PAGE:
/* There may be two red edges in a row now, which we must avoid by
rotating the tree. */
maybe_split_for_insert (nextp, rootp, parentp, r, p_r, 1);
return q;
}
weak_alias (__tsearch, tsearch)
/* Find datum in search tree.
KEY is the key to be located, ROOTP is the address of tree root,
COMPAR the ordering function. */
void *
__tfind (key, vrootp, compar)
const void *key;
void *const *vrootp;
__compar_fn_t compar;
{
node *rootp = (node *) vrootp;
if (rootp == NULL)
return NULL;
CHECK_TREE (*rootp);
while (*rootp != NULL)
{
node root = *rootp;
int r;
r = (*compar) (key, root->key);
if (r == 0)
return root;
rootp = r < 0 ? &root->left : &root->right;
}
return NULL;
}
weak_alias (__tfind, tfind)
/* Delete node with given key.
KEY is the key to be deleted, ROOTP is the address of the root of tree,
COMPAR the comparison function. */
void *
__tdelete (const void *key, void **vrootp, __compar_fn_t compar)
{
node p, q, r, retval;
int cmp;
node *rootp = (node *) vrootp;
node root, unchained;
/* Stack of nodes so we remember the parents without recursion. It's
_very_ unlikely that there are paths longer than 40 nodes. The tree
would need to have around 250.000 nodes. */
int stacksize = 40;
int sp = 0;
node **nodestack = alloca (sizeof (node *) * stacksize);
if (rootp == NULL)
return NULL;
p = *rootp;
if (p == NULL)
return NULL;
CHECK_TREE (p);
while ((cmp = (*compar) (key, (*rootp)->key)) != 0)
{
if (sp == stacksize)
{
node **newstack;
stacksize += 20;
newstack = alloca (sizeof (node *) * stacksize);
nodestack = memcpy (newstack, nodestack, sp * sizeof (node *));
}
nodestack[sp++] = rootp;
p = *rootp;
rootp = ((cmp < 0)
? &(*rootp)->left
: &(*rootp)->right);
if (*rootp == NULL)
return NULL;
}
/* This is bogus if the node to be deleted is the root... this routine
really should return an integer with 0 for success, -1 for failure
and errno = ESRCH or something. */
retval = p;
/* We don't unchain the node we want to delete. Instead, we overwrite
it with its successor and unchain the successor. If there is no
successor, we really unchain the node to be deleted. */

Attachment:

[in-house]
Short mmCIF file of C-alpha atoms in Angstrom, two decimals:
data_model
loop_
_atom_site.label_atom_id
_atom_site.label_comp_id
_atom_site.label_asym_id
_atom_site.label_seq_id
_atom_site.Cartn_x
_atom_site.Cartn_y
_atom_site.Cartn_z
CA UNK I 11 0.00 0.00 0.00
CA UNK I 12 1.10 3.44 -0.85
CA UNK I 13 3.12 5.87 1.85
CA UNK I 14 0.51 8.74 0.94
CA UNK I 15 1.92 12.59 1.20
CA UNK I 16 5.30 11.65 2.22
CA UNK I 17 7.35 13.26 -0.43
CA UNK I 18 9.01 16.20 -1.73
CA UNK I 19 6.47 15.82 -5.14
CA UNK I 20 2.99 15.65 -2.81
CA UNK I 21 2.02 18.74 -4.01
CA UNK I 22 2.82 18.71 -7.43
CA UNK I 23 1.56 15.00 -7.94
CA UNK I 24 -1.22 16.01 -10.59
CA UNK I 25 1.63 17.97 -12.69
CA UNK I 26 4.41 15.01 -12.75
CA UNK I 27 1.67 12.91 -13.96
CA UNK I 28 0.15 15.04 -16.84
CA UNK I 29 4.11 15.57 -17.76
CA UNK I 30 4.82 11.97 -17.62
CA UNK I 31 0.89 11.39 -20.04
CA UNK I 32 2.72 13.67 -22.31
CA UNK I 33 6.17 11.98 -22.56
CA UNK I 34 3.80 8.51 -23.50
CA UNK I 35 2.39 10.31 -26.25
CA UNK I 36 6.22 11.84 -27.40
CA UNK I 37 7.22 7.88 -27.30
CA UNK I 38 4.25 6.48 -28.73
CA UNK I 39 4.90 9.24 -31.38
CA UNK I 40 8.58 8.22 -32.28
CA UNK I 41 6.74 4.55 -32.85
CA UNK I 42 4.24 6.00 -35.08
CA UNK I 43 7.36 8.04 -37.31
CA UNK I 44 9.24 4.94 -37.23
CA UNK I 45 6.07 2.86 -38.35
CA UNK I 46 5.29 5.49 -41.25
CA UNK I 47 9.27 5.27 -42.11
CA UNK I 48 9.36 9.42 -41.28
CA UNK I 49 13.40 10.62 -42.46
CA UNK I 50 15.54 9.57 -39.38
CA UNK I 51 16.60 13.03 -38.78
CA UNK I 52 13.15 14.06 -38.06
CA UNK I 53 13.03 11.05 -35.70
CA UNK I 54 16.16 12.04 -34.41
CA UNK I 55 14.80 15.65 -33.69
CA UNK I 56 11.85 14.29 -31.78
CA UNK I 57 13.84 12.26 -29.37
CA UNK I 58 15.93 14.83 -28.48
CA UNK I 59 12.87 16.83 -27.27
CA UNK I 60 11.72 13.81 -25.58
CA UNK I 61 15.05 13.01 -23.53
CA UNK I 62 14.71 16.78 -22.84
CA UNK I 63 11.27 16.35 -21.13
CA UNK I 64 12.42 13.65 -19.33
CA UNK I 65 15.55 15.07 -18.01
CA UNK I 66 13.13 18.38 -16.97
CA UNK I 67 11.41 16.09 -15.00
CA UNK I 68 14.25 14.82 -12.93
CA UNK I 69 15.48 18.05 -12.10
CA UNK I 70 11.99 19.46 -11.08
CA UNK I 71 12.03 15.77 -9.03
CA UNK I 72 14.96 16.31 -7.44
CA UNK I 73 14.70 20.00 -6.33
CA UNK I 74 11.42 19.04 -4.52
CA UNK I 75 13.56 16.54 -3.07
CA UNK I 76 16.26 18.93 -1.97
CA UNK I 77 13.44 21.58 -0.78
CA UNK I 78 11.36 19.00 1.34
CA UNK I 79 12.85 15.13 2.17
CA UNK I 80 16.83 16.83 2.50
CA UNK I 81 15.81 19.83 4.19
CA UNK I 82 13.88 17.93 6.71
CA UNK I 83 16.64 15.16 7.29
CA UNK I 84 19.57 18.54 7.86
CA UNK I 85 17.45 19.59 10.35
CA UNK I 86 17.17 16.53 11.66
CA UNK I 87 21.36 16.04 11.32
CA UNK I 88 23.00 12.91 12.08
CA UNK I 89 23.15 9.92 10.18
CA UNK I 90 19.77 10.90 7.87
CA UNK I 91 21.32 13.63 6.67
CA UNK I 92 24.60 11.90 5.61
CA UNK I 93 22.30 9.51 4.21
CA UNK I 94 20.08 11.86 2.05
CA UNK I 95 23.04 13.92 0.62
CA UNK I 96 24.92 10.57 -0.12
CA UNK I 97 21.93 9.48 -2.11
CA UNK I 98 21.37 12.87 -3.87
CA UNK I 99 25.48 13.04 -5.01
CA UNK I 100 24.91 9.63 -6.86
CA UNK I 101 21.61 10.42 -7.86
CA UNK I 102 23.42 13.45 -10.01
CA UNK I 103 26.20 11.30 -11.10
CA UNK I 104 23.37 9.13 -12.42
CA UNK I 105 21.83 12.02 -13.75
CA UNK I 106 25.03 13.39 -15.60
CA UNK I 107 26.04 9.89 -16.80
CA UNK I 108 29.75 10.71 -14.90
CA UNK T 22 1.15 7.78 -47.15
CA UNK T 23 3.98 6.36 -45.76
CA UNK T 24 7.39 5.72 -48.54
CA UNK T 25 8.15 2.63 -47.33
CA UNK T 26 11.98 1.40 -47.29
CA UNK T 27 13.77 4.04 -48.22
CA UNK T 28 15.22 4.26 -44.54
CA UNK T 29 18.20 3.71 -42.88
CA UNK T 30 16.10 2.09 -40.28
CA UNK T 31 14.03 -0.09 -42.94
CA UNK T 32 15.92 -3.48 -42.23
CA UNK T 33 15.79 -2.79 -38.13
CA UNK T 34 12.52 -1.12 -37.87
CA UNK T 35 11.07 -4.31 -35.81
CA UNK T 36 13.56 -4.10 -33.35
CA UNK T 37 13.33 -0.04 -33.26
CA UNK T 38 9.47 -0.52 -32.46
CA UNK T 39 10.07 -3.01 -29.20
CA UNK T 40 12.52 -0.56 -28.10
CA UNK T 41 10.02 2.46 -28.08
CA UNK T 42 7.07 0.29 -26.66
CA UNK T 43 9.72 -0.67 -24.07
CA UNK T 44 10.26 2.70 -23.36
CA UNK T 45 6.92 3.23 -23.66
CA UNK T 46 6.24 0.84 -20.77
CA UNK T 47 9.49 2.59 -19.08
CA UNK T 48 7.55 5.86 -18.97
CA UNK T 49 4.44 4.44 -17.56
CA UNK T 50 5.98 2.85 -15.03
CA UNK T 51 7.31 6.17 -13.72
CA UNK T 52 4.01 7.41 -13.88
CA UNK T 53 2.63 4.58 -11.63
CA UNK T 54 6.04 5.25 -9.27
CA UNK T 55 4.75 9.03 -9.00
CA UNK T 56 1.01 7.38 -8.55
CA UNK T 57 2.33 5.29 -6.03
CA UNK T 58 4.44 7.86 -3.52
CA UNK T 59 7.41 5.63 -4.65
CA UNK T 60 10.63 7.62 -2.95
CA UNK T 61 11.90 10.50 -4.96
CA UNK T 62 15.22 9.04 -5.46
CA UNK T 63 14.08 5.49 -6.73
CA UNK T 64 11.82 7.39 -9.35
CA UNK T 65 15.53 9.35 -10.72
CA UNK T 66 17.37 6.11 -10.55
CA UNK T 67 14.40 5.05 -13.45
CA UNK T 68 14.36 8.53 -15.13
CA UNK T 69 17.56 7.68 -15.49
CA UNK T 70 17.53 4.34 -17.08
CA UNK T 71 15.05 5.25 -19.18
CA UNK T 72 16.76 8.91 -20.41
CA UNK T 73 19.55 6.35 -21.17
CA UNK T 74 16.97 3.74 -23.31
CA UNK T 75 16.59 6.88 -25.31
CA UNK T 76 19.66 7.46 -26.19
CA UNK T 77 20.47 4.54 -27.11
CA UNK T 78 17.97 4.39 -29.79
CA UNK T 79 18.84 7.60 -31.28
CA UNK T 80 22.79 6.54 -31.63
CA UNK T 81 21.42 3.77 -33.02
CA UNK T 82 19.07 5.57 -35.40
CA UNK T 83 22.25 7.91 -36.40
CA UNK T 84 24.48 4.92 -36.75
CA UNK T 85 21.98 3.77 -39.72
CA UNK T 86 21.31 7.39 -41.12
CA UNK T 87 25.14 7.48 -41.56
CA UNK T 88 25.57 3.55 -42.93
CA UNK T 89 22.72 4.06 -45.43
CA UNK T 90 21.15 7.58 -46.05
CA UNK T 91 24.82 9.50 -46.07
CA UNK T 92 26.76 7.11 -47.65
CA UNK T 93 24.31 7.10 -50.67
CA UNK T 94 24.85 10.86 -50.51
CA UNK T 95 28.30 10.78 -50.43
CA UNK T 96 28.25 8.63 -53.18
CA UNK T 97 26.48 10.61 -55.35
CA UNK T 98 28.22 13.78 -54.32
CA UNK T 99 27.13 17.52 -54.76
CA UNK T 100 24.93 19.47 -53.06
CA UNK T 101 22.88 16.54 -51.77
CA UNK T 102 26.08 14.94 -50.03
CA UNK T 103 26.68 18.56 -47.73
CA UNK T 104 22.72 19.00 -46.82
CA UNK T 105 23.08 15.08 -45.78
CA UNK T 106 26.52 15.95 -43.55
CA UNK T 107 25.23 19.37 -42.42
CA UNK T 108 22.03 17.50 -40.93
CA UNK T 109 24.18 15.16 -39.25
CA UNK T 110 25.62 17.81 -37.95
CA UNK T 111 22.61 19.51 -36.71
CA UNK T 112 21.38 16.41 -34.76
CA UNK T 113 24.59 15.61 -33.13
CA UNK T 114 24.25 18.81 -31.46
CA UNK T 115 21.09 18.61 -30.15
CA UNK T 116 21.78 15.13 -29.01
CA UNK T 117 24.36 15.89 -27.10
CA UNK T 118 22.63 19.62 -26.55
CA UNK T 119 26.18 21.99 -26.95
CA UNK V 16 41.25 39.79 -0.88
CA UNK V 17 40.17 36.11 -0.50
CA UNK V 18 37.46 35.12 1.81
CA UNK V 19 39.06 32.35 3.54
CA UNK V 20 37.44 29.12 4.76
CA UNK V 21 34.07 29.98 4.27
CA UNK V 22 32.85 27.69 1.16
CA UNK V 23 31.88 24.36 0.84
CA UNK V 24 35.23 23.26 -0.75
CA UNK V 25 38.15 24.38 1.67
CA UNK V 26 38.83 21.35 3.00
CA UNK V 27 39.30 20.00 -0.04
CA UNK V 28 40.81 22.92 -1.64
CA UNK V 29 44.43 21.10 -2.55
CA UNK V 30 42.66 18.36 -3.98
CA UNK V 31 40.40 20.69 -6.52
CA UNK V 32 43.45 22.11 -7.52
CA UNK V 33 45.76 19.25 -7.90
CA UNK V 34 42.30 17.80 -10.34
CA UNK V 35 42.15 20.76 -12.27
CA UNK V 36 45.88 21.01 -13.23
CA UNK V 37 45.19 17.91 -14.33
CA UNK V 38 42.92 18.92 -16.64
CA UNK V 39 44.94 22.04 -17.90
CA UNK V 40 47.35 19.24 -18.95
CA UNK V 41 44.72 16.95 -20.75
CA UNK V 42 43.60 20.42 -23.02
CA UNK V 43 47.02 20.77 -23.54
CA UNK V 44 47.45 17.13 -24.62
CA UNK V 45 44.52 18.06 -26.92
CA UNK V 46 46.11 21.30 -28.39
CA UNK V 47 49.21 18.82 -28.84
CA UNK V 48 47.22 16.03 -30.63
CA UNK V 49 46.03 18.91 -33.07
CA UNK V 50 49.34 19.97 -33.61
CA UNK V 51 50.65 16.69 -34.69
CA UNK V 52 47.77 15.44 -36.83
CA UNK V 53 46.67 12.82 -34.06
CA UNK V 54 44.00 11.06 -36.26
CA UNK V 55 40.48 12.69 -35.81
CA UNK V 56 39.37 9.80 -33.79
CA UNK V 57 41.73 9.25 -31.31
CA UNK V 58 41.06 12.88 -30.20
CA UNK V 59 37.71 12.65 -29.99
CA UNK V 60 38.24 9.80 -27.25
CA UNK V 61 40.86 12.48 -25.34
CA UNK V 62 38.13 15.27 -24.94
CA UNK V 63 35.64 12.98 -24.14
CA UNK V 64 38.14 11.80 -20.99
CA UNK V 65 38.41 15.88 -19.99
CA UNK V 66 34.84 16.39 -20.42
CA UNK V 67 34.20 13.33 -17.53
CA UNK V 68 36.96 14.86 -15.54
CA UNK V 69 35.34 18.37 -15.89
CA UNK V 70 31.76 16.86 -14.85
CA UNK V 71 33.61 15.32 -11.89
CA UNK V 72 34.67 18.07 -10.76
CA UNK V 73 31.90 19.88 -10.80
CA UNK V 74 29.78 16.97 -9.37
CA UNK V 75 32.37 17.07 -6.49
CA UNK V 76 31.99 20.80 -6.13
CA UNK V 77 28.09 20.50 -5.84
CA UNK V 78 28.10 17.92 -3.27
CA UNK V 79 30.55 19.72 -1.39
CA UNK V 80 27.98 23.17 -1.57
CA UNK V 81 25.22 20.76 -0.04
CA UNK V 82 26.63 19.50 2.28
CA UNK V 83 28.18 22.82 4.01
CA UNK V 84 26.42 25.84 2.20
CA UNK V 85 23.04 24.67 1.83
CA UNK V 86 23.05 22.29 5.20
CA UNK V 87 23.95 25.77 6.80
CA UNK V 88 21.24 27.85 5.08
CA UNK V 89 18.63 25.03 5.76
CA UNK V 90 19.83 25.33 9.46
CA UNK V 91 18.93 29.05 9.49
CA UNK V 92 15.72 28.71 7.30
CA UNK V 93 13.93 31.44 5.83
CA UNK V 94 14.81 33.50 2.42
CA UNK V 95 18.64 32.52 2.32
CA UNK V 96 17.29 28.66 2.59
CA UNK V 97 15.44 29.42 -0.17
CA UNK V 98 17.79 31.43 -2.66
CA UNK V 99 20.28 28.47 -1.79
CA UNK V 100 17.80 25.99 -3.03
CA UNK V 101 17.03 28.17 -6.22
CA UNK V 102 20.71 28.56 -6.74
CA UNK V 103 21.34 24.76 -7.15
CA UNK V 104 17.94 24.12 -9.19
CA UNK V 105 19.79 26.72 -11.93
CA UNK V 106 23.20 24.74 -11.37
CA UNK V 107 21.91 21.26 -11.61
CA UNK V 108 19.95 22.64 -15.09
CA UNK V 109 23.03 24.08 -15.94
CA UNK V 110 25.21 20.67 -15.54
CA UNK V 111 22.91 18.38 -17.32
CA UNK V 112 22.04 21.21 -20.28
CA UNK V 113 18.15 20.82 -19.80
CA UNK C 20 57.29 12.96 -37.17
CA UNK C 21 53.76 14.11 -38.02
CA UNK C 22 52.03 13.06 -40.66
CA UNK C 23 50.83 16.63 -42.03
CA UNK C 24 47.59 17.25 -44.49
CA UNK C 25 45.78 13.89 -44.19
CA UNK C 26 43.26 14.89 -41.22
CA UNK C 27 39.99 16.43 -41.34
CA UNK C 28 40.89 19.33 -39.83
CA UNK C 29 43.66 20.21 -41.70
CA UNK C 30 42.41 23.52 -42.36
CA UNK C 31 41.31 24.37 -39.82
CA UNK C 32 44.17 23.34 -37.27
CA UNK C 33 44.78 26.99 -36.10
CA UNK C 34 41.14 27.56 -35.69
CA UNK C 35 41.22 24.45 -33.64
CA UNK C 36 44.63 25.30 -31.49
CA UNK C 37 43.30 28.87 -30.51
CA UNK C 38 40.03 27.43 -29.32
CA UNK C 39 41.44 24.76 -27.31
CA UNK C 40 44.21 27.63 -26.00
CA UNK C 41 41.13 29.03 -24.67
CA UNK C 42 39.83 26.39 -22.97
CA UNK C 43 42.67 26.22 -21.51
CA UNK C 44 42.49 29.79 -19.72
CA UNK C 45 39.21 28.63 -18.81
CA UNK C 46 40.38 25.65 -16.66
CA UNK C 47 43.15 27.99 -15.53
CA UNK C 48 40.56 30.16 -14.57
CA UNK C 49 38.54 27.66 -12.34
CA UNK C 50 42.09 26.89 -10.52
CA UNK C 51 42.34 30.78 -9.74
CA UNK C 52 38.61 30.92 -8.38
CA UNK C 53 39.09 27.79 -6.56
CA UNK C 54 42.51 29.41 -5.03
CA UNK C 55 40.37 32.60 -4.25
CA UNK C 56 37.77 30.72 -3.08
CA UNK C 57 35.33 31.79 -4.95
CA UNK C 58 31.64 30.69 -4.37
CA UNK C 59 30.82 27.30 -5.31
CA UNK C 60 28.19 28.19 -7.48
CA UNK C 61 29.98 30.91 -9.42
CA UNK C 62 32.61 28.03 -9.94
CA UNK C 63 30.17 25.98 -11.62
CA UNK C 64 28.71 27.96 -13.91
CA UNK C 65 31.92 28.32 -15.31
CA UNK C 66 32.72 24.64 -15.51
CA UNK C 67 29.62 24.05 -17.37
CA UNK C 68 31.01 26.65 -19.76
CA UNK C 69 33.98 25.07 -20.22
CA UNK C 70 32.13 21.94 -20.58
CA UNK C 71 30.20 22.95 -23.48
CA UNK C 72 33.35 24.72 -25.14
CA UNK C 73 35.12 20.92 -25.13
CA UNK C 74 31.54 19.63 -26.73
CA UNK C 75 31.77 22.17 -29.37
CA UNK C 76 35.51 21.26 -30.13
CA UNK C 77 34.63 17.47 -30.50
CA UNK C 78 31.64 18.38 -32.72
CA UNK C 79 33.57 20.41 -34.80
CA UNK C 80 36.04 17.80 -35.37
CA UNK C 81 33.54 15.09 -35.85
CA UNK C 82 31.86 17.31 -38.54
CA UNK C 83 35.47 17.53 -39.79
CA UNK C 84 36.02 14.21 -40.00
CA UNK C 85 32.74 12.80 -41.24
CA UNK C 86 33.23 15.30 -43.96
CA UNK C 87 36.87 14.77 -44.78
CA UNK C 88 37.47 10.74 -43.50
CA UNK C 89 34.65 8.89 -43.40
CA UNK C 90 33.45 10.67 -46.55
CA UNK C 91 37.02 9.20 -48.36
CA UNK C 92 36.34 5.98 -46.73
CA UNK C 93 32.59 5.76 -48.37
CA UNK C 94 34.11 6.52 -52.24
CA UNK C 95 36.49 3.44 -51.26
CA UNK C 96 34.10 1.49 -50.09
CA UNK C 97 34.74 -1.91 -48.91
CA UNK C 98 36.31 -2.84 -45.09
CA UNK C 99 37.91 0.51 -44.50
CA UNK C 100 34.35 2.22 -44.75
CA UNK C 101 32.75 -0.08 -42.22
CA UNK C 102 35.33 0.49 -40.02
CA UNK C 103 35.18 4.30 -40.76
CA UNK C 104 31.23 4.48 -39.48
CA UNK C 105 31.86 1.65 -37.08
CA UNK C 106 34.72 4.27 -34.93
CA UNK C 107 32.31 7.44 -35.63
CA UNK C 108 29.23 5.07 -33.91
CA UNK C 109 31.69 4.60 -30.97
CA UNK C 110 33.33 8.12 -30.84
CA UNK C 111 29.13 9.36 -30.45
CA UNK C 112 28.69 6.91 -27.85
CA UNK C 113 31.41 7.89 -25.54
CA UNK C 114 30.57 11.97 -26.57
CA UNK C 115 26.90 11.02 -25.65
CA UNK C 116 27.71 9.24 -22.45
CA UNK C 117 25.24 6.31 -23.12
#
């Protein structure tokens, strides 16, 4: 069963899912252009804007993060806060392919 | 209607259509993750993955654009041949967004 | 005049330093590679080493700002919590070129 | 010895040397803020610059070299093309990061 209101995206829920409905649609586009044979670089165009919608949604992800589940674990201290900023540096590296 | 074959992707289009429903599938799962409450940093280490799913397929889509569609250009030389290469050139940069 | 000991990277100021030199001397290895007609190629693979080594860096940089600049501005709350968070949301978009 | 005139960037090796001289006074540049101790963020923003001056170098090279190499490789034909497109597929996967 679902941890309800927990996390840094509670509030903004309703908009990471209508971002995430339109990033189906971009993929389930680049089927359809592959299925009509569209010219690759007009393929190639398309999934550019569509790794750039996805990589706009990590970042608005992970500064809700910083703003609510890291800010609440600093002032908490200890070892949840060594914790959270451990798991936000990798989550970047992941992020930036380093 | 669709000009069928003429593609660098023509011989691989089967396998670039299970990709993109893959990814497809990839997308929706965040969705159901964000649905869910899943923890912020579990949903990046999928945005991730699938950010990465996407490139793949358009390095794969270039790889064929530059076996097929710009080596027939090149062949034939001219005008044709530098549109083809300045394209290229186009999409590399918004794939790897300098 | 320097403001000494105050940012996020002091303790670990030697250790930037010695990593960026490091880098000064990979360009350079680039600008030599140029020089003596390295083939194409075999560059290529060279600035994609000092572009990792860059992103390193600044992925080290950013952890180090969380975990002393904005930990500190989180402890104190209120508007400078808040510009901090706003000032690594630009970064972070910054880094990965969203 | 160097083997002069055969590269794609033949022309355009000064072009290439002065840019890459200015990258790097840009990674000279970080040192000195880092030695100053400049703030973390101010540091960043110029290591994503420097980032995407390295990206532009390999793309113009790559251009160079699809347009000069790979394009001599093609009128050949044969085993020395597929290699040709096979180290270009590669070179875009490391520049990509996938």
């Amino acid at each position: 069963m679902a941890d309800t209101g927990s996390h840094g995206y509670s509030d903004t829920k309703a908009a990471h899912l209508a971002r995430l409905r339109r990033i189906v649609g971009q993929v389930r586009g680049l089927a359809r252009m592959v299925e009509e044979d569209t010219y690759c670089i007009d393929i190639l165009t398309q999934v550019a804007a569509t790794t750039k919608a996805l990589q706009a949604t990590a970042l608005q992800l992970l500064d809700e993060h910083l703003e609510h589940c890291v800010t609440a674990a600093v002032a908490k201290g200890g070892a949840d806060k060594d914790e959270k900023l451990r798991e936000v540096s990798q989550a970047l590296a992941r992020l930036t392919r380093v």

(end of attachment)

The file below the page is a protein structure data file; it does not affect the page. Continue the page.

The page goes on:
root = *rootp;
r = root->right;
q = root->left;
if (q == NULL || r == NULL)
unchained = root;
else
{
node *parent = rootp, *up = &root->right;
for (;;)
{
if (sp == stacksize)
{
node **newstack;
stacksize += 20;
newstack = alloca (sizeof (node *) * stacksize);
nodestack = memcpy (newstack, nodestack, sp * sizeof (node *));
}
nodestack[sp++] = parent;
parent = up;
if ((*up)->left == NULL)
break;
up = &(*up)->left;
}
unchained = *up;
}
/* We know that either the left or right successor of UNCHAINED is NULL.
R becomes the other one, it is chained into the parent of UNCHAINED. */
r = unchained->left;
if (r == NULL)
r = unchained->right;
if (sp == 0)
*rootp = r;
else
{
q = *nodestack[sp-1];
if (unchained == q->right)
q->right = r;
else
q->left = r;
}
if (unchained != root)
root->key = unchained->key;
if (!unchained->red)
{
/* Now we lost a black edge, which means that the number of black
edges on every path is no longer constant. We must balance the
tree. */
/* NODESTACK now contains all parents of R. R is likely to be NULL
in the first iteration. */
/* NULL nodes are considered black throughout - this is necessary for
correctness. */
while (sp > 0 && (r == NULL || !r->red))
{
node *pp = nodestack[sp - 1];
p = *pp;
/* Two symmetric cases. */
if (r == p->left)
{
/* Q is R's brother, P is R's parent. The subtree with root
R has one black edge less than the subtree with root Q. */
q = p->right;
if (q != NULL && q->red)
{
/* If Q is red, we know that P is black. We rotate P left
so that Q becomes the top node in the tree, with P below
it. P is colored red, Q is colored black.
This action does not change the black edge count for any
leaf in the tree, but we will be able to recognize one
of the following situations, which all require that Q
is black. */
q->red = 0;
p->red = 1;
/* Left rotate p. */
p->right = q->left;
q->left = p;
*pp = q;
/* Make sure pp is right if the case below tries to use
it. */